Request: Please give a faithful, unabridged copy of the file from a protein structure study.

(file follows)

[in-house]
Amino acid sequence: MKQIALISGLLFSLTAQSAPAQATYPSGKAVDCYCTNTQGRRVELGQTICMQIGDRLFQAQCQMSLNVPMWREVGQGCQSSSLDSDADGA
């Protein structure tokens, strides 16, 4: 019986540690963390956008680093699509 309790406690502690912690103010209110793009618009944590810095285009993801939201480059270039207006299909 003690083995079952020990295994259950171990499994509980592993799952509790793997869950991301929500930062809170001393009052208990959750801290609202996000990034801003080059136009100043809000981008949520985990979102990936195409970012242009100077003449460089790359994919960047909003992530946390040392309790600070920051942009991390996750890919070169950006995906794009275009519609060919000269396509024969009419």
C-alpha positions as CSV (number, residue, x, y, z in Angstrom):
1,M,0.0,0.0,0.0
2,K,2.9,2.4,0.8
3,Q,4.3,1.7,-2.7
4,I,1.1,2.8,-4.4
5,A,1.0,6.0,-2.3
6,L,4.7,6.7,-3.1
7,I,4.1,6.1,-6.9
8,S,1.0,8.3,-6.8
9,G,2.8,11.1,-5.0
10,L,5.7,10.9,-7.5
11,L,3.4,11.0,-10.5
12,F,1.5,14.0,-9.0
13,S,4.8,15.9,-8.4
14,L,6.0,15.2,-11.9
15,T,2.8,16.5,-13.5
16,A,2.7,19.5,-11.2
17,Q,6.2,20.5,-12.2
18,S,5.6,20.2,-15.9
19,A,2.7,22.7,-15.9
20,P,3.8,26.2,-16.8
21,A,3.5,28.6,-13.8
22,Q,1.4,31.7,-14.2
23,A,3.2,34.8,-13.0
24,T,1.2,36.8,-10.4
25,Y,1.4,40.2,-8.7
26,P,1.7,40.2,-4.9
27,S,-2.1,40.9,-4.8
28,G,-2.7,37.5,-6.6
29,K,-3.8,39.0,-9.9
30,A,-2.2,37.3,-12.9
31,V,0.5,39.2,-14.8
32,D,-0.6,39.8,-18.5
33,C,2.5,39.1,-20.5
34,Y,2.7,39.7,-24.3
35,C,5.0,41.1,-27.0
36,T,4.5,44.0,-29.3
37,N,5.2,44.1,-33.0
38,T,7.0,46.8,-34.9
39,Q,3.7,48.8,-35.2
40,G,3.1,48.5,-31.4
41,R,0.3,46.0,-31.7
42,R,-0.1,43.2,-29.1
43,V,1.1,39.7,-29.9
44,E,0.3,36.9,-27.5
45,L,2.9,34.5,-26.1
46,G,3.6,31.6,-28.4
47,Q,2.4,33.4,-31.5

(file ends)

[in-house]
Amino acid sequence: MKQIALISGLLFSLTAQSAPAQATYPSGKAVDCYCTNTQGRRVELGQTICMQIGDRLFQAQCQMSLNVPMWREVGQGCQSSSLDSDADGA
């Protein structure tokens, strides 16, 4: 019986540690963390956008680093699509 309790406690502690912690103010209110793009618009944590810095285009993801939201480059270039207006299909 003690083995079952020990295994259950171990499994509980592993799952509790793997869950991301929500930062809170001393009052208990959750801290609202996000990034801003080059136009100043809000981008949520985990979102990936195409970012242009100077003449460089790359994919960047909003992530946390040392309790600070920051942009991390996750890919070169950006995906794009275009519609060919000269396509024969009419």
C-alpha positions as CSV (number, residue, x, y, z in Angstrom):
1,M,0.0,0.0,0.0
2,K,2.9,2.4,0.8
3,Q,4.3,1.7,-2.7
4,I,1.1,2.8,-4.4
5,A,1.0,6.0,-2.3
6,L,4.7,6.7,-3.1
7,I,4.1,6.1,-6.9
8,S,1.0,8.3,-6.8
9,G,2.8,11.1,-5.0
10,L,5.7,10.9,-7.5
11,L,3.4,11.0,-10.5
12,F,1.5,14.0,-9.0
13,S,4.8,15.9,-8.4
14,L,6.0,15.2,-11.9
15,T,2.8,16.5,-13.5
16,A,2.7,19.5,-11.2
17,Q,6.2,20.5,-12.2
18,S,5.6,20.2,-15.9
19,A,2.7,22.7,-15.9
20,P,3.8,26.2,-16.8
21,A,3.5,28.6,-13.8
22,Q,1.4,31.7,-14.2
23,A,3.2,34.8,-13.0
24,T,1.2,36.8,-10.4
25,Y,1.4,40.2,-8.7
26,P,1.7,40.2,-4.9
27,S,-2.1,40.9,-4.8
28,G,-2.7,37.5,-6.6
29,K,-3.8,39.0,-9.9
30,A,-2.2,37.3,-12.9
31,V,0.5,39.2,-14.8
32,D,-0.6,39.8,-18.5
33,C,2.5,39.1,-20.5
34,Y,2.7,39.7,-24.3
35,C,5.0,41.1,-27.0
36,T,4.5,44.0,-29.3
37,N,5.2,44.1,-33.0
38,T,7.0,46.8,-34.9
39,Q,3.7,48.8,-35.2
40,G,3.1,48.5,-31.4
41,R,0.3,46.0,-31.7
42,R,-0.1,43.2,-29.1
43,V,1.1,39.7,-29.9
44,E,0.3,36.9,-27.5
45,L,2.9,34.5,-26.1
46,G,3.6,31.6,-28.4
47,Q,2.4,33.4,-31.5